Authorities target, harass, detain HRDs
Djibouti held its parliamentary elections on 24th February 2023. Two main opposition parties - the Movement for Democratic Renewal and Development (MRD) and the Republican Alliance for Democracy (ARD) - boycotted the elections due to claims that the elections would not be free or fair. As a result, only two parties ran for seats in the 65-member National Assembly.
On 4th March 2023, the Djiboutian League for Human Rights (LDDH) reported that Adan Mohamed Abdou, Secretary-General of trade-union Union Djiboutienne du Travail (Union of Djiboutian Workers, UDT) had been assaulted and had his passport confiscated at the Ambouli airport upon his return from a mission abroad. According to LDDH, this is part of the Djiboutian government’s strategy of infiltrating independent organisations to “clone” them in order to take control. Other civil society figures, like Kadar Abdi Ibrahim, Secretary-General of an opposition party, MoDeL, has had his passport confiscated for five years, since an April 2018 mission to take part in the UN Human Rights Council’s Universal Periodic Review (UPR) process in Geneva.
On 14th March 2023, Alexis Deswaef, Vice-President of the International Federation for Human Rights (FIDH), was detained at his hotel by the Djibouti Security and Documentation Service. During his visit, he had met with Zakaria Abdillahi, former President of the Ligue djiboutienne des droits humains (LDDH), the FIDH member organisation in Djibouti, as well as other civil society representatives, trade unions, opposition leaders, several Western chancelleries and UN representatives. His notes, phone and SIM cards were confiscated before he was taken to the airport and forced to board a flight to Addis Ababa, the capital of Ethiopia. On 12th March 2023, a programme officer on a mission for FIDH was denied entry with no explanation despite having a valid visa.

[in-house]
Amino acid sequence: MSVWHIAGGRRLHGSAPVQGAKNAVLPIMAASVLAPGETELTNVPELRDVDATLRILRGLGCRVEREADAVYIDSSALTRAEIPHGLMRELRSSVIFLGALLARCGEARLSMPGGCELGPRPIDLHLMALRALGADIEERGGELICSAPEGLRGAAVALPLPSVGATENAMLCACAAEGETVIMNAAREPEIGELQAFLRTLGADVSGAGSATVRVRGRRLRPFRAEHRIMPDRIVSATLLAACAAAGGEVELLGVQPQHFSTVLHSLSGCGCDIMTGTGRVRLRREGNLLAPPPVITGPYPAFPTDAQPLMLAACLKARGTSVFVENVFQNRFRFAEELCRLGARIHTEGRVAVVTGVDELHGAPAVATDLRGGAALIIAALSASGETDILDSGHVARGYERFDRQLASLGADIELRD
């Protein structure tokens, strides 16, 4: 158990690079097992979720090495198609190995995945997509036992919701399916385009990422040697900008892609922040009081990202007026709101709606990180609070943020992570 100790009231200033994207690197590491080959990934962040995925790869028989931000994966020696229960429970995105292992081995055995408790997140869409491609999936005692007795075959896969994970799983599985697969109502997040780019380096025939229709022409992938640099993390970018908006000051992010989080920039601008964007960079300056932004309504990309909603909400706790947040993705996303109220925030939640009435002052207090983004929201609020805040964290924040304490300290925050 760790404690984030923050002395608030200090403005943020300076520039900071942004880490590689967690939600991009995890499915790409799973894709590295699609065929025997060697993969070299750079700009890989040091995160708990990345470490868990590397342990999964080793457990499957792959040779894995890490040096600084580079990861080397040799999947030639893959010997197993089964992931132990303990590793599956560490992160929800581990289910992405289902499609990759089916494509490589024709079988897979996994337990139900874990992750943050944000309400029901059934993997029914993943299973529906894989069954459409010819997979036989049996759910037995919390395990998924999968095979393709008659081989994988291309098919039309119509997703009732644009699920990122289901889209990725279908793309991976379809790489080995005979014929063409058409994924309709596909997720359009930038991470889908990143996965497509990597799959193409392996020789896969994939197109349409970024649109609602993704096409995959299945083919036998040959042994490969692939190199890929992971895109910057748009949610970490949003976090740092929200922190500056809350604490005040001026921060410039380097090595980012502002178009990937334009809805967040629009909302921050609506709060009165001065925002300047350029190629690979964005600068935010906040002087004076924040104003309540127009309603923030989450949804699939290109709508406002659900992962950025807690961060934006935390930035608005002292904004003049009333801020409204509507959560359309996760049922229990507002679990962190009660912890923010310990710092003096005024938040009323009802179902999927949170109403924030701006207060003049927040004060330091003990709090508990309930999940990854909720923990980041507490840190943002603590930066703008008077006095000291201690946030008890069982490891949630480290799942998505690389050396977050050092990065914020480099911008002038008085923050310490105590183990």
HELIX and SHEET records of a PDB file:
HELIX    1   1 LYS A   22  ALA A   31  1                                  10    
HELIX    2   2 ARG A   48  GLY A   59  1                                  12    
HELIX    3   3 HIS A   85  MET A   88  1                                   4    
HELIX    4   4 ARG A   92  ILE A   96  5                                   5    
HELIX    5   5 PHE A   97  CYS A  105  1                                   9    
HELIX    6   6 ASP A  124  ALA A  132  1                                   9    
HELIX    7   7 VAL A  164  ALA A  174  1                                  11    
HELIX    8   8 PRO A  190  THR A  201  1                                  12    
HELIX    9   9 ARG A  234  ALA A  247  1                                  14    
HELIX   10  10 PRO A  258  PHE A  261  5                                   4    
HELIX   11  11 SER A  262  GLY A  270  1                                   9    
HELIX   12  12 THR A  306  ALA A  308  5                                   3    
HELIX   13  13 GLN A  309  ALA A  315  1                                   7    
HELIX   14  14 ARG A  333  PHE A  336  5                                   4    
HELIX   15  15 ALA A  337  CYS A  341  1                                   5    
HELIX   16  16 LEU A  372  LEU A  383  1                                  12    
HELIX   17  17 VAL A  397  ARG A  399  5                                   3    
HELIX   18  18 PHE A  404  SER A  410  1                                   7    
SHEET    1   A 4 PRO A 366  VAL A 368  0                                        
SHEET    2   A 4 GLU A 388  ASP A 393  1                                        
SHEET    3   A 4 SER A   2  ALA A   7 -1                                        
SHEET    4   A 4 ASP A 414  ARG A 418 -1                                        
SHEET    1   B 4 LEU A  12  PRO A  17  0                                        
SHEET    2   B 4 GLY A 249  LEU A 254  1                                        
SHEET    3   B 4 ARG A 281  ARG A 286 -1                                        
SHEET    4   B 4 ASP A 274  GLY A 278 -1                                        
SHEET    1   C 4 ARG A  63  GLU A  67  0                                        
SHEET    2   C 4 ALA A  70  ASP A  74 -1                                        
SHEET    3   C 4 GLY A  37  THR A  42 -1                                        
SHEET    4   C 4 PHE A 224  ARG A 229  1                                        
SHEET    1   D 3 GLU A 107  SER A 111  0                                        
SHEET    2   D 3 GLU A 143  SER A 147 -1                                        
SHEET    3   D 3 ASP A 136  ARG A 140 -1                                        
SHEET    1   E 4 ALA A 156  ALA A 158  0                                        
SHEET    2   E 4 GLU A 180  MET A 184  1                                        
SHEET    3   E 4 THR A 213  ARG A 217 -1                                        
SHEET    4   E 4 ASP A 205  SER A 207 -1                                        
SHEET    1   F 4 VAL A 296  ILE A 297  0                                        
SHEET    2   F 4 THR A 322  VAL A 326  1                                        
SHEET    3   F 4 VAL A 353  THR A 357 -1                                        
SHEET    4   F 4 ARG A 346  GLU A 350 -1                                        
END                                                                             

Alexis Deswaef, FIDH vice-president and honorary president of the Ligue des Droits Humains en Belgique (LDH) said:
"The lack of regard for human rights and the authoritarian drift of the Djiboutian state is alerting… Our expulsion raises an essential question: what do they have to hide to make them so afraid of an NGO mission? There will be no respite until we have answers."